Back in January, Katie and I spent about three evenings locked in a meeting room after work filling out a big old wedge of paperwork. Applying to become a charity is no mean feat; translating legal jargon, trying to assemble a team of trustees, making big decisions without a full understanding of what you are signing up to.
Luckily, we did have some help, having found ourselves in receipt of some pro-bono legal advice from a charity lawyer. EXCELLENT!
Or not so excellent as it turned out. Last week, after a few conversations with the Charity Commission we received a big, fat rejection. It hurt a bit, and threw us off kilter for a few, long hours as we questioned our strategy and our intentions. Emotions aside, it was frustratingly, in-your-face obvious why we had been rejected. The application was shoddy - and legally dubious.
Had we not leaned on our professional, we would have spotted from the off that the application was a dud.
(Lesson 1: Google is a fierce and formidable tool, and experts are not experts on your business. Having an 'expert' on board doesn't exempt you from doing your research and having an educated opinion.)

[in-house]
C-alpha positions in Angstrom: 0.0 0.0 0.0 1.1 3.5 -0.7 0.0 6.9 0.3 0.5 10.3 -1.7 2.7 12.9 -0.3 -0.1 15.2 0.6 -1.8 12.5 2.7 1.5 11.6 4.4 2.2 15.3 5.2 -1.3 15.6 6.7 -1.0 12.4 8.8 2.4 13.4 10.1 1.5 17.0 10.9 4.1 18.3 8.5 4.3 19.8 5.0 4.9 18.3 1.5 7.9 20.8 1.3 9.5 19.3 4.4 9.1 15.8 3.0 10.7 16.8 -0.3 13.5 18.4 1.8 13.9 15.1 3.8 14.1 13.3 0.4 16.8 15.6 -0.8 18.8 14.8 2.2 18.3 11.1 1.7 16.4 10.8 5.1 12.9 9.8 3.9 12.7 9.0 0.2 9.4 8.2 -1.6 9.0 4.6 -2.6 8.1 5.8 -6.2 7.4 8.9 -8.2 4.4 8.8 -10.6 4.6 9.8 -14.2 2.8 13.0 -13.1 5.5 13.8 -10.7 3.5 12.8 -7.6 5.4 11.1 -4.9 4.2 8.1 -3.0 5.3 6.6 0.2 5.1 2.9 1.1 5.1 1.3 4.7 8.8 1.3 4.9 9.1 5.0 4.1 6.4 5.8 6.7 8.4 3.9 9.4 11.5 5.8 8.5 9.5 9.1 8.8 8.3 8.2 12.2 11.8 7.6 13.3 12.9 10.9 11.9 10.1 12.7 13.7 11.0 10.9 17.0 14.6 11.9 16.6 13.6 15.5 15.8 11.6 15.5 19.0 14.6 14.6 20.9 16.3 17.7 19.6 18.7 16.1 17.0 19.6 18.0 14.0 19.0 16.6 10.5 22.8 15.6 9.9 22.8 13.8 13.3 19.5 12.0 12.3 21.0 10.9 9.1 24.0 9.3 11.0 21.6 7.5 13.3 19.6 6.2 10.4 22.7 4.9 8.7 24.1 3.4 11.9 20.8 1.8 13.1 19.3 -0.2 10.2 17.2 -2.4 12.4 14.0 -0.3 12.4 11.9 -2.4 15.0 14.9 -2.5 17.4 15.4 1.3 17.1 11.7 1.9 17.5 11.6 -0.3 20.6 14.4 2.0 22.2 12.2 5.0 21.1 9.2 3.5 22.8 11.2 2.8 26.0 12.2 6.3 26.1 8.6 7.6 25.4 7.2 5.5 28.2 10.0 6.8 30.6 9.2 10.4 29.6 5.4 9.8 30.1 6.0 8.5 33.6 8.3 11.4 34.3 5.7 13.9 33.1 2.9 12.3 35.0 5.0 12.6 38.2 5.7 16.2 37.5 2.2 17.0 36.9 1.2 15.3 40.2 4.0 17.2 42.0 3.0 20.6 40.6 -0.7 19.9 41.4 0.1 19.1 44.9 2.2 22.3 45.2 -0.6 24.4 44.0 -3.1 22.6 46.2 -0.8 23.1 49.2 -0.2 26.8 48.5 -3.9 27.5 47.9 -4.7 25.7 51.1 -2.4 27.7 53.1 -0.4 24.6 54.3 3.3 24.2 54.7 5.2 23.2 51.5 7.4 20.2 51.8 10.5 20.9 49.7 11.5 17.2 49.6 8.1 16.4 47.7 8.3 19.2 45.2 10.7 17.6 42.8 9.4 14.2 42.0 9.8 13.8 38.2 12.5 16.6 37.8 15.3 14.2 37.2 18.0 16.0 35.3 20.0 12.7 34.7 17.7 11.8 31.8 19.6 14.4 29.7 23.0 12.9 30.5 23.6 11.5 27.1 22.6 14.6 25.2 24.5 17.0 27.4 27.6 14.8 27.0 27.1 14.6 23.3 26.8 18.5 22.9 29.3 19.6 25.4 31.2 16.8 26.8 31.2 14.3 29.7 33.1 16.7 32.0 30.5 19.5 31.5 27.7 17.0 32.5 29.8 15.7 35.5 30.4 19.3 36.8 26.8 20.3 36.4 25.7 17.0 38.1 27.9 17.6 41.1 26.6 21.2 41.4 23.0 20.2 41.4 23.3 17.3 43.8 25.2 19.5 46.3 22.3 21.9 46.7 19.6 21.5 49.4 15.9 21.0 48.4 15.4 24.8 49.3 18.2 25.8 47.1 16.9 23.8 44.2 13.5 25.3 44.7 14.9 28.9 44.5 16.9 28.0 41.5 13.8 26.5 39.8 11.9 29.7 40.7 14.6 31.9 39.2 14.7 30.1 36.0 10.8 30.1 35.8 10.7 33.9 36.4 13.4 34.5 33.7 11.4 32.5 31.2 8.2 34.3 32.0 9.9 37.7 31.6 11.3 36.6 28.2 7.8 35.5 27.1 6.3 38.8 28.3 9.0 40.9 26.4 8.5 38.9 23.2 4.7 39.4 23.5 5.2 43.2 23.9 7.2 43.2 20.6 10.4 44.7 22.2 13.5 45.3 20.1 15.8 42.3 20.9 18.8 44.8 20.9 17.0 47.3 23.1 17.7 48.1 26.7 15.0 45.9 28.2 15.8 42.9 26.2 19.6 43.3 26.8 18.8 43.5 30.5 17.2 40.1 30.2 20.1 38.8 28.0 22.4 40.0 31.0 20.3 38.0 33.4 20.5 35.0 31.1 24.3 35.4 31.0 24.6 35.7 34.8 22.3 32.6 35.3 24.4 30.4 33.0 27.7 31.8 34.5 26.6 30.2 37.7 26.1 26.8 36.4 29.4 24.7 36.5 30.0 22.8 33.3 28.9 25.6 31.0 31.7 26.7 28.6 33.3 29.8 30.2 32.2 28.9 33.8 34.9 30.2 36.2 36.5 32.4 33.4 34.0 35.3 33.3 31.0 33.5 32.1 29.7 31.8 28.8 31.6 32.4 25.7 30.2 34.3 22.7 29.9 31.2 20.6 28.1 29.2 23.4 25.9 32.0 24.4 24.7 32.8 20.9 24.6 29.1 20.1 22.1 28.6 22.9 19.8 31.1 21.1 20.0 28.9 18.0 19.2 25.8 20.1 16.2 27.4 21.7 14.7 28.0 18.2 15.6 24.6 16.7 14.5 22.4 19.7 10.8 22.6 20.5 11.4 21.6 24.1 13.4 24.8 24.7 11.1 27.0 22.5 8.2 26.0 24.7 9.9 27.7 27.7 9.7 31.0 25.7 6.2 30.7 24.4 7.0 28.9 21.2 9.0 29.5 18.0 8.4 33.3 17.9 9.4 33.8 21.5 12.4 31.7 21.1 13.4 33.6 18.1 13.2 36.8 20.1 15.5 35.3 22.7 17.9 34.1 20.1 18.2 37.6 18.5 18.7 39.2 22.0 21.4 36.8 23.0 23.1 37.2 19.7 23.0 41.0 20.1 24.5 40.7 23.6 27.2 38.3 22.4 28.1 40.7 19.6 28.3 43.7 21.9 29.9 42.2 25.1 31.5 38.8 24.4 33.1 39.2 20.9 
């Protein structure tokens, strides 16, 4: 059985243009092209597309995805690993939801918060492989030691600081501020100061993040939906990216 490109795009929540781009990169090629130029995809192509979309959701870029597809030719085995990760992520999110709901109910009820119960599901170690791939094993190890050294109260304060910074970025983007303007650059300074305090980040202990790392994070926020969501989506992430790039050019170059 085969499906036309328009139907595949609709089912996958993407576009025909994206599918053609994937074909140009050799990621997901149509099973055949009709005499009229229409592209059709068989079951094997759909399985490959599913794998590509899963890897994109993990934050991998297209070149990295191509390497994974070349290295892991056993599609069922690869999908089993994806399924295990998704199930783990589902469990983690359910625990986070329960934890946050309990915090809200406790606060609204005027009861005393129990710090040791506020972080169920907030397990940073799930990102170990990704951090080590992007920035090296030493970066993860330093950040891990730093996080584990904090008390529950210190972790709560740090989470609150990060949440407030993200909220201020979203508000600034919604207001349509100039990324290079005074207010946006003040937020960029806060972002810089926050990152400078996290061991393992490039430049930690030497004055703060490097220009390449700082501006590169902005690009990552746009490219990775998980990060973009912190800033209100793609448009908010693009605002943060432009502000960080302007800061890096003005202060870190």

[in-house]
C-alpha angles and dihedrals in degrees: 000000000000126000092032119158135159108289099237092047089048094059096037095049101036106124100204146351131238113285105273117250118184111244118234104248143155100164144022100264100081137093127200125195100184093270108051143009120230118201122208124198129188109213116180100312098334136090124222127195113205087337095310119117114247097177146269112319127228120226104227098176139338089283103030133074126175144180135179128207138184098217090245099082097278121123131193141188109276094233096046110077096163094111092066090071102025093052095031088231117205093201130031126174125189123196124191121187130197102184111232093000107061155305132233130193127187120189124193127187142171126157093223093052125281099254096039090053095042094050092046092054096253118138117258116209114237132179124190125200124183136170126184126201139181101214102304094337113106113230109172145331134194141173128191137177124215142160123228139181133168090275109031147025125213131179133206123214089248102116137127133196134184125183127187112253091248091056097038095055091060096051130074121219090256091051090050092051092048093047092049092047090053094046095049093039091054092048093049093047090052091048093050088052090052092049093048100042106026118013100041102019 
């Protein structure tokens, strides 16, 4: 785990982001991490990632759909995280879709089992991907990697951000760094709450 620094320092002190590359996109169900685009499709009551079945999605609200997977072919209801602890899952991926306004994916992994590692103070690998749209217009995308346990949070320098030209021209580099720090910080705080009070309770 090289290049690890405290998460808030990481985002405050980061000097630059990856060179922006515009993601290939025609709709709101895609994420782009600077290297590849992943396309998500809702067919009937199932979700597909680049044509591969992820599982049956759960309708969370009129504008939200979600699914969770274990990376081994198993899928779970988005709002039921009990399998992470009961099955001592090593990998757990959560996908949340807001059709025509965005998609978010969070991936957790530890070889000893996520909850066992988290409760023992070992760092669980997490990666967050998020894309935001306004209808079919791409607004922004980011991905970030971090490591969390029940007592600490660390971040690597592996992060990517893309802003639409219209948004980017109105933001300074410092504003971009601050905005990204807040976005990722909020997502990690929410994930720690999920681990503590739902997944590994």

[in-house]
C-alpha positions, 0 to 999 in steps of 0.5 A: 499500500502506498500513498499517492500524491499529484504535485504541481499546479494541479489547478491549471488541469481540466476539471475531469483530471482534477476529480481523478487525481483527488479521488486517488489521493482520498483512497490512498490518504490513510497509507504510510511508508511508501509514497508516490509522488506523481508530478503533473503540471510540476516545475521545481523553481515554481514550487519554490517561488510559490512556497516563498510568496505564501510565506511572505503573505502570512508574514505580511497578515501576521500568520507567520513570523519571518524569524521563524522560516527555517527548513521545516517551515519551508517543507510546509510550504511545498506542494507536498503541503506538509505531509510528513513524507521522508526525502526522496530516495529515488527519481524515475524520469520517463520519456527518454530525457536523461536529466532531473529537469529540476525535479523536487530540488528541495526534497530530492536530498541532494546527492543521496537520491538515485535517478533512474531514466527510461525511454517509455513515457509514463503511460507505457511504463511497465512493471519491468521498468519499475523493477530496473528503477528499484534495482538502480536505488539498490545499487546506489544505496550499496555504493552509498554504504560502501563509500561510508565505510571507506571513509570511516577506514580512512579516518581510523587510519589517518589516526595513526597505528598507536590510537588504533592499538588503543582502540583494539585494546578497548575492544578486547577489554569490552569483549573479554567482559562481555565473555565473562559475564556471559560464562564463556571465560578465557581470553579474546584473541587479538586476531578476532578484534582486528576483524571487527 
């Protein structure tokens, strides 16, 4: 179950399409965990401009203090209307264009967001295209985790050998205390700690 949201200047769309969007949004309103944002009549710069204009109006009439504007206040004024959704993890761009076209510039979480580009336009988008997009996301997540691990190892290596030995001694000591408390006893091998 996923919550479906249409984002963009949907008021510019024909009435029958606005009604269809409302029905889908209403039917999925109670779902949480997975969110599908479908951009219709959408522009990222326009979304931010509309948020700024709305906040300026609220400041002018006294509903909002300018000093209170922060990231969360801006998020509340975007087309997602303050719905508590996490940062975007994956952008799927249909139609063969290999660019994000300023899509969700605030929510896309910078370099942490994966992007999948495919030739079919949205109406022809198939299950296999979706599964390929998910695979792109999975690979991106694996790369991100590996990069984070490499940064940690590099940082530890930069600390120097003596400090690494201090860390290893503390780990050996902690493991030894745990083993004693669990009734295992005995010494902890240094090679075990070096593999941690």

Licking our wounds that afternoon, we did a little research into other options, and lo and behold found the perfect solution, to become a Community Interest Company. It allows us to work with fewer silos, to give the charities control over the money they raise, its governance is more dynamic and it is infinitely more suitable for a start-up who are hoping to raise money through a trading arm. In short, we act as a charity, without the red tape.
(Lesson 2: Wallow in despair for no longer than an hour or two (depending on magnitude of issue), then pick yourself up and crack on. There is always a solution.)
We met up with a few of our advisors in the days following the rejection to discuss the implications of becoming a CIC, in particular how we could ensure TAP's governance remains strong, and our identity as a not-for-profit is not compromised in the public mindset.
So, a few days ago Katie and I found ourselves surrounded by another wedge of paperwork. This time it was a process that felt liberating and exciting. Viewing ourselves as a CIC has allowed our tone of voice to reveal itself, it's encouraged us to be more playful, brave and dynamic without being afraid of not being 'charity' enough.
(Lesson 3: Changing the plan is inevitable, and can often be a blessing in disguise.)
Onwards and upwards